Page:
The NADA Protocol is named after the National Acupuncture Detoxification Association
The NADA Protocol was developed in the 1970s to help with recovery from opiate addiction. With time, experience, and refinements, it is now widely used in other settings besides addiction recovery.
Auricular acupuncture and the Protocol
The Protocol is a form of “auricular acupuncture,” which is acupuncture of the outer part of the ear called the auricle.
Auricular acupuncture can conveniently treat many conditions
The ear is directly or indirectly connected with 12 meridians, which is why auricular acupuncture can treat a wide range of conditions. There is a certain convenience factor with auricular acupuncture, as well. A person can receive needles in the ear quickly and easily in pretty much any setting. All that’s needed is a place to sit quietly for 20-30 minutes.
If you are curious to learn about the history and current clinical applications of auricular acupuncture, read more here.
Applications of the NADA Protocol
This combination of convenience and effectiveness has contributed to the NADA Protocol becoming internationally recognized for its utility in other situations besides addiction recovery support. It has become widely used as an effective front-line treatment for first responders and people in communities hit by natural disasters and other traumatizing events. For example, for months in the aftermath of 9/11, the Protocol was offered 24 hours a day at Ground Zero. St. Vincent’s Hospital in Manhattan offered it to help alleviate insomnia and post-traumatic stress disorder (PTSD) affecting emergency relief workers.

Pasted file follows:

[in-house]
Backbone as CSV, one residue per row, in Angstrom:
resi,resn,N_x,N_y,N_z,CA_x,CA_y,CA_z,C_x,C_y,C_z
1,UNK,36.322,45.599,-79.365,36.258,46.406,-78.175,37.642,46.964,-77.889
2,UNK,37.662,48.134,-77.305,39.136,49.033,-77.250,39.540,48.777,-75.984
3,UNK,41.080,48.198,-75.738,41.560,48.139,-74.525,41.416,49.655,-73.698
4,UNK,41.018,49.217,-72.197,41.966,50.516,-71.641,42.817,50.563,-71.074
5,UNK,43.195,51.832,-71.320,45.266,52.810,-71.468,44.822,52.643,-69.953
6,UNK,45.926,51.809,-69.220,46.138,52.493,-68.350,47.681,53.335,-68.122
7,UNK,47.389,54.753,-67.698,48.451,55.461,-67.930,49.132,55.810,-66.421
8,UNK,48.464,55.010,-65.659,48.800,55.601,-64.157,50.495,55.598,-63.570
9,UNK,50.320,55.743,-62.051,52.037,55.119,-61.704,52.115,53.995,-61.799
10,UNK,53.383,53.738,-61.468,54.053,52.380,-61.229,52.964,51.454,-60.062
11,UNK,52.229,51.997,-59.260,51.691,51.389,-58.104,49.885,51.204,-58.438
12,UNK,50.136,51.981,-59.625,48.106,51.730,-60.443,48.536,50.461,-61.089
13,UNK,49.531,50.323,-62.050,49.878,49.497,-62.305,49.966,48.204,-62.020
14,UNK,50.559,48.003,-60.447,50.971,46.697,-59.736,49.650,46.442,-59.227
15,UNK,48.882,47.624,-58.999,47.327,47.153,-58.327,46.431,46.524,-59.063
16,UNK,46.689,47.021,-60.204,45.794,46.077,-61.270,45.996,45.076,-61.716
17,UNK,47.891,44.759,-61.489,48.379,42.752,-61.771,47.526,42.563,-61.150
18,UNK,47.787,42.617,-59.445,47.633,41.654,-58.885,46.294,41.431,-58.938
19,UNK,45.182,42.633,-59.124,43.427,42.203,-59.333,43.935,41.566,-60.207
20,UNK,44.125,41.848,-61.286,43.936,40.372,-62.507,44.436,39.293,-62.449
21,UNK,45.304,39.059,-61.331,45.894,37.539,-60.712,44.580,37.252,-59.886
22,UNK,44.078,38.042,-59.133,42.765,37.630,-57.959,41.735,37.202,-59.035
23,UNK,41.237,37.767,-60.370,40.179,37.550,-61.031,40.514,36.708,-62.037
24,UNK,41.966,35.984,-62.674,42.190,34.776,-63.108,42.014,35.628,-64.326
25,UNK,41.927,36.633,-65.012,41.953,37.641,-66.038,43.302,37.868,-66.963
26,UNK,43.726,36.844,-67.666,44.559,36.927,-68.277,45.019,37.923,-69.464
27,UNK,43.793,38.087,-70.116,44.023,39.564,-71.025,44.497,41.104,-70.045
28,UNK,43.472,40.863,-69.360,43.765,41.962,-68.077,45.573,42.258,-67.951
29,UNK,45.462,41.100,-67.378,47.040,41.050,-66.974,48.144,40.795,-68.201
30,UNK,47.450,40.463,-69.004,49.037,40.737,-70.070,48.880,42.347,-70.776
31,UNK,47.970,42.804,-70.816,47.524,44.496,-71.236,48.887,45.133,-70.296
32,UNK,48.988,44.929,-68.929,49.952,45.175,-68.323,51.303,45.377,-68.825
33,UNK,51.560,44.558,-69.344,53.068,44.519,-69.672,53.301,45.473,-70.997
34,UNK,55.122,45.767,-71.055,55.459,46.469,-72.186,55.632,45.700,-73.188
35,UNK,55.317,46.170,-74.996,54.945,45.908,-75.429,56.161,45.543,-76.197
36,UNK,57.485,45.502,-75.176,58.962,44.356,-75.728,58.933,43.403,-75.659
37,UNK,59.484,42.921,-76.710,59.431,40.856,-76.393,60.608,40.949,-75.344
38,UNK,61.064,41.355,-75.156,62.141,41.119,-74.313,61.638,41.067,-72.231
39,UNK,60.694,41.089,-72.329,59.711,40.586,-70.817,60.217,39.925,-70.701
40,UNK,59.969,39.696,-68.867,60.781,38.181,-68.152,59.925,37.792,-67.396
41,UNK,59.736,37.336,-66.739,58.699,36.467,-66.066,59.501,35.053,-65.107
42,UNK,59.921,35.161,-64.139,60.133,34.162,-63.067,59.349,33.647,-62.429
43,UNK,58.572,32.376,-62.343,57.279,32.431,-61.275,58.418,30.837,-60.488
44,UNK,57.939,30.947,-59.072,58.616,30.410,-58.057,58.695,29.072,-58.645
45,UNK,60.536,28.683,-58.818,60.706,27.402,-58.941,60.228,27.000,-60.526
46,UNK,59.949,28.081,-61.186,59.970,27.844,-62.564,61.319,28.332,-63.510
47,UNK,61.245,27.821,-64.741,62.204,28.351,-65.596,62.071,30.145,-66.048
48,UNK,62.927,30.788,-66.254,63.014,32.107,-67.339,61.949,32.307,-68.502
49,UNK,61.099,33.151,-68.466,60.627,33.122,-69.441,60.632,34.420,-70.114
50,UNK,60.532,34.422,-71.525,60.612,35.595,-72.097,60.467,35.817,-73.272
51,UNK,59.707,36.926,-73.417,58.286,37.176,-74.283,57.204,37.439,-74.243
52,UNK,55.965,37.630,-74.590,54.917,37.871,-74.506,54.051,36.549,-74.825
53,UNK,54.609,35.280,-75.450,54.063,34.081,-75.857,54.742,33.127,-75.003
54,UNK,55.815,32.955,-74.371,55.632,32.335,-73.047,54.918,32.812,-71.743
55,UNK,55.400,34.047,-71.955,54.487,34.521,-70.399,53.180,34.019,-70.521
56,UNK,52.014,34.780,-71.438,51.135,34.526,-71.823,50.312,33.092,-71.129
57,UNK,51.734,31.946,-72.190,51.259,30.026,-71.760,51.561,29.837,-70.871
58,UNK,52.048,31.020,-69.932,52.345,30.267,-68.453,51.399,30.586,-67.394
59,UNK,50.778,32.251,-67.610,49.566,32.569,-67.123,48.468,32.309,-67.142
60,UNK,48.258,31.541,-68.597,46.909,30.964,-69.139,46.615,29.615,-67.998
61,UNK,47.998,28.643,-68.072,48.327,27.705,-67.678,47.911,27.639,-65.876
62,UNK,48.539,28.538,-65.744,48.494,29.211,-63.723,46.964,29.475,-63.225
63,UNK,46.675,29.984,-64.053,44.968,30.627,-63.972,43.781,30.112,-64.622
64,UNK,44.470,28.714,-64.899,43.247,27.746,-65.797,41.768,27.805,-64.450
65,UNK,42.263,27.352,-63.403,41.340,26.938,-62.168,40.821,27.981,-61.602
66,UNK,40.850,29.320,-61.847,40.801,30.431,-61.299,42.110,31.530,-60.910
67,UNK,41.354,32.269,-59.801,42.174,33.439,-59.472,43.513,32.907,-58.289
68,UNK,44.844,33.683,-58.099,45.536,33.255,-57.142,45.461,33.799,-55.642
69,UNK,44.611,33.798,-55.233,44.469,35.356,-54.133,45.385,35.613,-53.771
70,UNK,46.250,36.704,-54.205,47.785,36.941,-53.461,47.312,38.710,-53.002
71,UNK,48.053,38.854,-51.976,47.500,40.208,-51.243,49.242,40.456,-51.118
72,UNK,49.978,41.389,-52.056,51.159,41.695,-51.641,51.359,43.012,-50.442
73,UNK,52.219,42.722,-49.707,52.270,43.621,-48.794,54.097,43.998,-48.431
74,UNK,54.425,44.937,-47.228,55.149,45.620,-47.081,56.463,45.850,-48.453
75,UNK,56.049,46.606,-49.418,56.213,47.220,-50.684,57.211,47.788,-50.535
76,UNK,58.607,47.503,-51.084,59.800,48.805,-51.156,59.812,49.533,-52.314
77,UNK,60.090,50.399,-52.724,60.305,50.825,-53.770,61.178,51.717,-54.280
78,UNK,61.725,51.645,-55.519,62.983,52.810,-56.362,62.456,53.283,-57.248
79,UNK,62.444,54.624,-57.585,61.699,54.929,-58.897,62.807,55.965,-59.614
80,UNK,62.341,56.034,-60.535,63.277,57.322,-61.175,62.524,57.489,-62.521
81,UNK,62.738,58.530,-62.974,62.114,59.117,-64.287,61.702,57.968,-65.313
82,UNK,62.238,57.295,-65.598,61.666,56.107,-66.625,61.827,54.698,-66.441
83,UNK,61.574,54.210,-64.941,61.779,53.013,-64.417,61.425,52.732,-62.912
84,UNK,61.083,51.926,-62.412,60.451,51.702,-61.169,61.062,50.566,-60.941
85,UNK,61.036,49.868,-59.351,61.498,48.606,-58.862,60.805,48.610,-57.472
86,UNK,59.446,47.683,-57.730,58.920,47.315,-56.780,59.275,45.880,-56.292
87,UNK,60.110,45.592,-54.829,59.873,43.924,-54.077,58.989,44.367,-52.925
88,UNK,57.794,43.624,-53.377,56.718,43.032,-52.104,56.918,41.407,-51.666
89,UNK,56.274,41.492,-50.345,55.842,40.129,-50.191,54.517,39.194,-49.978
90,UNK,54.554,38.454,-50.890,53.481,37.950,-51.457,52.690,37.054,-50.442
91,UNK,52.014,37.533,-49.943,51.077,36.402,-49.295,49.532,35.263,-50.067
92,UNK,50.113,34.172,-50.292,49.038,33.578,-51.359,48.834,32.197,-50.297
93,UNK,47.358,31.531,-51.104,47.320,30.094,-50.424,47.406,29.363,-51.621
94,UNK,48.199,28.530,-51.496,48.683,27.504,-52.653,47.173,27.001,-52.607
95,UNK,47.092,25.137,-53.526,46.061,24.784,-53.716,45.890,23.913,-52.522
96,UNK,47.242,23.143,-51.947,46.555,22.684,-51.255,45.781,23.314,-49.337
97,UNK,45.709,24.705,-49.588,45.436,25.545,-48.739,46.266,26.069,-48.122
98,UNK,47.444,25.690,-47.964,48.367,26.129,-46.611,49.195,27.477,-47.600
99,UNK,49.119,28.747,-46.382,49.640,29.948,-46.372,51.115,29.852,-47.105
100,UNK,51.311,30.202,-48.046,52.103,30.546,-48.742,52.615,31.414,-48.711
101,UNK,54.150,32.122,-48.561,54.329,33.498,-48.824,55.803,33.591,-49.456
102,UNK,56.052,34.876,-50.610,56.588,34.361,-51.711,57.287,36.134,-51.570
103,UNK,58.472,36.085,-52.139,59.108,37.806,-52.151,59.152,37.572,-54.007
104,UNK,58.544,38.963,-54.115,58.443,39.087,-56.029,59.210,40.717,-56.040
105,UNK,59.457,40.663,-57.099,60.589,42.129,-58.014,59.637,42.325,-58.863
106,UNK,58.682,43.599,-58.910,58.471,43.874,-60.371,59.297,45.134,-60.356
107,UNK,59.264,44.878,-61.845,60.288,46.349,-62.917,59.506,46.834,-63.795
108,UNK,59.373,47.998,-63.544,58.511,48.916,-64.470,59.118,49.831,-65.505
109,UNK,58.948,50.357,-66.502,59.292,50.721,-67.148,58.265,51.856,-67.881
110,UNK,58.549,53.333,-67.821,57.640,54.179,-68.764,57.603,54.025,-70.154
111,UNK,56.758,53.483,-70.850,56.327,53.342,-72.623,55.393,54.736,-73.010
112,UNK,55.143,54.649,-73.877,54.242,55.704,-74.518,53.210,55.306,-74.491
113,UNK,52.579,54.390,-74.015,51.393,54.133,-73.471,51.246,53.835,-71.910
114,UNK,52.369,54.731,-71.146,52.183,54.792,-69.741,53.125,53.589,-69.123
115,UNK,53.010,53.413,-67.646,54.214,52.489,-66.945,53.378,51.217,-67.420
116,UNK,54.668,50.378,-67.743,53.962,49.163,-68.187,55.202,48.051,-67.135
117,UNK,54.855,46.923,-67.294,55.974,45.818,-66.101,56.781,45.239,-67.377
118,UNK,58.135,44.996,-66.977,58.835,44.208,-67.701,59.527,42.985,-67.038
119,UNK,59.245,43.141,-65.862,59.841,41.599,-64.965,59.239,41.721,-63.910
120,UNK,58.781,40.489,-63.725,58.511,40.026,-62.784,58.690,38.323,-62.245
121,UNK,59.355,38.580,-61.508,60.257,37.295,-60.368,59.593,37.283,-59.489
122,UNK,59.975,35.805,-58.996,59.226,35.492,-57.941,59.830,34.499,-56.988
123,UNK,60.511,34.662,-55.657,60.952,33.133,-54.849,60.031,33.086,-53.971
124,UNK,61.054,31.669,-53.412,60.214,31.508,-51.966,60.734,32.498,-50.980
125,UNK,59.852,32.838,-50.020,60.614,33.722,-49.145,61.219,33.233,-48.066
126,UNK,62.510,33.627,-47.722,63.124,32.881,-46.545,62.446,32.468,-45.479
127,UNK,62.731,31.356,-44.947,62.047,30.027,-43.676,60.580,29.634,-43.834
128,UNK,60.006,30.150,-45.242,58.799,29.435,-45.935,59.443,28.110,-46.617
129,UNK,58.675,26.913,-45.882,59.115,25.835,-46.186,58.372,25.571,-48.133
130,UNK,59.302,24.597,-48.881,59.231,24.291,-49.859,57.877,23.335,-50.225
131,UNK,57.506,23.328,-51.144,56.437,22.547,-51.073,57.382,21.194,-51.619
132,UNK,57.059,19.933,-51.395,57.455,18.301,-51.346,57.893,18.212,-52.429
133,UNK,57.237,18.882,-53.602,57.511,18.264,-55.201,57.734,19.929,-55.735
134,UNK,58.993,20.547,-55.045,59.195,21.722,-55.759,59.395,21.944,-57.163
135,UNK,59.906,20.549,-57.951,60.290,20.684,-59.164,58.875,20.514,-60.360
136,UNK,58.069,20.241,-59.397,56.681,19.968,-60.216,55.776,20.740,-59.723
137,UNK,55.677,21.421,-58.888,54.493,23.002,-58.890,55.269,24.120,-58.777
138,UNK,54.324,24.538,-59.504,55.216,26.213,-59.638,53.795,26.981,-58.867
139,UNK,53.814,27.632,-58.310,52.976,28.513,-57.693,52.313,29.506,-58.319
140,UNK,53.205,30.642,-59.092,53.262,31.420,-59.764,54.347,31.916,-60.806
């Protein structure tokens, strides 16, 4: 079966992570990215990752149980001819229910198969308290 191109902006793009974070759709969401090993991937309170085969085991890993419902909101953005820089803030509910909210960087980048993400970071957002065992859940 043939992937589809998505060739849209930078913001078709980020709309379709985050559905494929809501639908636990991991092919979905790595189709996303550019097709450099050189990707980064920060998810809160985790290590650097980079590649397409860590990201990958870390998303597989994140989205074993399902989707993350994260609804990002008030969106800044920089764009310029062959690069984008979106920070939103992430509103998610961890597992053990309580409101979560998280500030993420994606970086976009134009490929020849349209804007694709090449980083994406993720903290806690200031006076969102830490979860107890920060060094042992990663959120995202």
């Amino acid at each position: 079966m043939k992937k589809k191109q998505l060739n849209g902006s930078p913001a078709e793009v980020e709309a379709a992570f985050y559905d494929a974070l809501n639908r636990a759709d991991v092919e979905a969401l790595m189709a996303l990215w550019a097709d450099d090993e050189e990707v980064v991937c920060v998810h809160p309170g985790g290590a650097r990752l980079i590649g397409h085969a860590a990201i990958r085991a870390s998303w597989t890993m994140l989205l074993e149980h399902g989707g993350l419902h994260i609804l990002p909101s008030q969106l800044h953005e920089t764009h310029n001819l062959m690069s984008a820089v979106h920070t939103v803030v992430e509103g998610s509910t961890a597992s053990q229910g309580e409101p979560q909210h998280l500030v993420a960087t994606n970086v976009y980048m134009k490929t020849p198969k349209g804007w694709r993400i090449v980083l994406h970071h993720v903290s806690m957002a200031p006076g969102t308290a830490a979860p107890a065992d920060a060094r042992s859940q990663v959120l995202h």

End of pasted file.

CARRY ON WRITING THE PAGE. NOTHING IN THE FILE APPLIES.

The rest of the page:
Points used in the NADA Protocol
The Protocol uses five points, as listed below:
- The Autonomic Point, also know as Sympathetic Nervous System Point – Calms the nervous system; helps with overall relaxation
- Shen Men, or “Spirit Gate” – Reduces anxiety and nervousness
- Kidney Point – Calms fears, promotes healing of internal organs
- Lung Point – Promotes oxygenation, helps with letting go of grief
- Liver Point – For detoxification, blood purification, and to quell aggression
The part of the needle that goes into the ear is cat-whisker thin. What’s most visible in this picture is the “handle” of the needle, which aids in its placement by the acupuncturist.